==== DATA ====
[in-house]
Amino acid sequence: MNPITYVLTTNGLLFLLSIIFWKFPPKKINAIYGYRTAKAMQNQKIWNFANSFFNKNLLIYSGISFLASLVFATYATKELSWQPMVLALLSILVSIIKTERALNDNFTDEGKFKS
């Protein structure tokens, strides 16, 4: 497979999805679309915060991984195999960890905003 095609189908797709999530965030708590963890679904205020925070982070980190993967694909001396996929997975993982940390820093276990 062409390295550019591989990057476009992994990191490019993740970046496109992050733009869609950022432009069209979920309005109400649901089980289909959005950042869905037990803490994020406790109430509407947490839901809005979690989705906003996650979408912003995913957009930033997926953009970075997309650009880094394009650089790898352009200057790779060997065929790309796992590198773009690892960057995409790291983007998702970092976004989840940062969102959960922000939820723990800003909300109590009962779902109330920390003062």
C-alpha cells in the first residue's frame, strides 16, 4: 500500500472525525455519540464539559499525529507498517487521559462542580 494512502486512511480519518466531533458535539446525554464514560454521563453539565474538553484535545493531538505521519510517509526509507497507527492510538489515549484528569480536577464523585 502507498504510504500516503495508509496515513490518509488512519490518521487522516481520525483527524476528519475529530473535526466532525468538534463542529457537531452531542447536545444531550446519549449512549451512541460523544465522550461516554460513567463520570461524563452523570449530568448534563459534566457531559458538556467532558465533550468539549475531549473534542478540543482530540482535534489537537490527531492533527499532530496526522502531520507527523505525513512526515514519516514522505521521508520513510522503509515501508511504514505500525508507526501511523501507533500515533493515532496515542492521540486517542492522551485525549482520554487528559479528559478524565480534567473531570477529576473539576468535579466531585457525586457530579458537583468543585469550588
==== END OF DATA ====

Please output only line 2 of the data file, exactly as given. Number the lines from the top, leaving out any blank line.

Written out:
Amino acid sequence: MNPITYVLTTNGLLFLLSIIFWKFPPKKINAIYGYRTAKAMQNQKIWNFANSFFNKNLLIYSGISFLASLVFATYATKELSWQPMVLALLSILVSIIKTERALNDNFTDEGKFKS